What was billed as “the match of the season” did not quite live up to its reputation. Bayern easily picked apart a mistake-laden RB Leipzig.
Die Roten head in to the winter break three points up on the Bundesliga debutantes; buoyed by a surprisingly great team performance.
Smooth moves, Carlo!
Admit it. You felt a little deflated when the Startelf was posted. I know I certainly did. The only thing I felt confident about, after that horrible excuse for a match at Darmstadt, was that Carlo Ancelotti would step away from the 4-3-3 and put something (anything!) more competent on the pitch.
“Xabi Alonso?!”, “4-3-3 again?!”, “Why isn’t Thomas starting?!”. These gripes resounded through the Twitterverse before the teams had played a single minute. And it turns out all the complaining was for naught. Ancelotti fielded a 4-2-3-1 instead. We Bayern supporters are an ungrateful lot, aren’t we?
Thiago Alcântara and all his excellence pushed up in to the ten spot. This left Arturo Vidal and Xabi Alonso as a Doppelsechs dream team. The trio did not disappoint.
With Thiago operating in a more forward space, Vidal (whom I called “redundant” last time out) shone. Breaking up counters, and making a general nuisance of himself across the midfield, this was a vintage Vidal shift. We saw encouraging signs that his form will continue to improve as he will finally get some much needed rest.
Alonso could go nowhere but up after the weekend. Still, you would not be remiss in thinking that he would again be the weak link in Munich’s chain. Where Darmstadt’s press discombobulated him easily, he swatted away the Red Bulls like so many flies.
Fluid triangles allowed him to push up the pitch, resulting in a highly un-Xabi-ish goal. (From inside the box, what?!) Gone, also, were his misplaced passes leading to an opposition fast break.
The star of the show, once again, was Thiago. Unequivocally Bayern’s best player of the Hinrunde, he put an exclamation point on his status with a sassy, untouchable shift.
This is one sexy dashboard.
Bonus points for his pass to an on-rushing Santa!
Thiago Alcantara thought Santa is a Bayern playerpic.twitter.com/CSDWiP6IY0
— Troll Football Media (@Troll__Footbal) 21 December 2016
To Müller or not to Müller?
One person who will be more than happy to recharge his batteries and forget what has been a largely disappointing first half will be Thomas Müller. Going back to the original “is this a 4-3-3?” thought, the only good I saw of it was that the Raumdeuter was on the bench.
Is that harsh? Sure. Still, the thinking proves valid. Müller has been ineffective on the wing in that formation.
As the team shaped up in a 4-2-3-1, again you might have had questions. Müller plays best as number ten, and this match may have been perfect for him. Of course, Thiago’s nearly flawless performance there made all of this a moot point. Ancelotti will have to find a way to properly integrate Müller in the second half of the season. Just not anywhere near the right flank.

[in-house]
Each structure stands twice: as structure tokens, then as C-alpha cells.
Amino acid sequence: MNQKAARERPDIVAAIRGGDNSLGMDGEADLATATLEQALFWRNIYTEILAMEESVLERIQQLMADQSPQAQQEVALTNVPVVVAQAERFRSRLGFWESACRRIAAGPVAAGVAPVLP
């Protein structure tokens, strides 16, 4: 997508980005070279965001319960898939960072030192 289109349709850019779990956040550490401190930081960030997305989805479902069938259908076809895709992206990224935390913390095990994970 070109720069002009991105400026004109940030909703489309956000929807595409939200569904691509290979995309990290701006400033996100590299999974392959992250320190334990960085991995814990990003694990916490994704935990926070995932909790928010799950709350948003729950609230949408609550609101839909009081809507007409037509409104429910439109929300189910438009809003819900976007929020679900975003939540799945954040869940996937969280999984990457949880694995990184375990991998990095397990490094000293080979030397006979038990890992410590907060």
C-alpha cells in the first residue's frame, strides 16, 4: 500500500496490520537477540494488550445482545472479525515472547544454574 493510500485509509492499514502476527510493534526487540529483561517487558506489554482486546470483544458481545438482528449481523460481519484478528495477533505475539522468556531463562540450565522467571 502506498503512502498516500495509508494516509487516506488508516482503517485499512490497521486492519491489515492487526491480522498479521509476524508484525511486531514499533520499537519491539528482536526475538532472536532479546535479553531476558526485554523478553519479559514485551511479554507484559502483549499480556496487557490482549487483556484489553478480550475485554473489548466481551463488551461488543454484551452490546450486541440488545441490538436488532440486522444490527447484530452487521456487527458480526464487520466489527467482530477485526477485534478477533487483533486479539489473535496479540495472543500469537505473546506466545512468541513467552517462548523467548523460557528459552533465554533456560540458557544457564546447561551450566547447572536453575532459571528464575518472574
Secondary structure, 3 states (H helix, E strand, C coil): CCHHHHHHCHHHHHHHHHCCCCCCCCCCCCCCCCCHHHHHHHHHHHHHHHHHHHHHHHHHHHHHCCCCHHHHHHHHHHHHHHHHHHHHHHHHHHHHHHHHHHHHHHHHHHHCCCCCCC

Young and naïve?
Ralph Hasenhüttl employed the same 4-2-2-2 lineup that he has used season-long to great effect. Up until now. Bayern easily picked apart the wide-open spaces with their superior passing ability and footballing IQ.
The adage goes: “Don’t fix it if it ain’t broke!”. But in light of the first half massacre, Hasenhüttl did little to adjust. Granted, Emil Forsberg complicated the tactical panorama with a cynical red card challenge on Philipp Lahm. Still, it is notable that FCB was already up 2:0 at that point.
Bayern outclassed Leipzig man to man, with the exception of goalkeeper Péter Gulácsi. If Marcel Halstenberg was not getting worked over by Lahm and Arjen Robben, then Bernardo was feeling the wrath of an excellent Douglas Costa.
Naby Keita, clearly unfit, looked he he couldn’t be bothered to be on the pitch.. Vidal dispossessed him with ease in the lead-up to Alonso’s goal. Yet, Hasenhüttl kept him in to play out the half. Meanwhile, blondie Mats Hummels single-handedly obliterated the midfield with his accurate vertical passing.
Post-match, Leipzig’s trainer conceded: “That was a lesson for us and a top performance from Bayern. Our system only works when everyone is in synchrony and that wasn’t the case today. I’m still proud of what the team has achieved until now. You don’t get a point deducted for losing 3:0.”
It will now be up to Hasenhüttl and his men what they do with that lesson. Was their rude form in the Hinrunde just a smokescreen? Or was this a just a one-off tactical disaster?
Heading in to the Winterpause on the back of a performance like this one should ease the minds of many Bayern Munich supporters. Maybe, just maybe, Ancelotti does know what he is doing– and we should just let him be.
Nah! What’s the fun in that?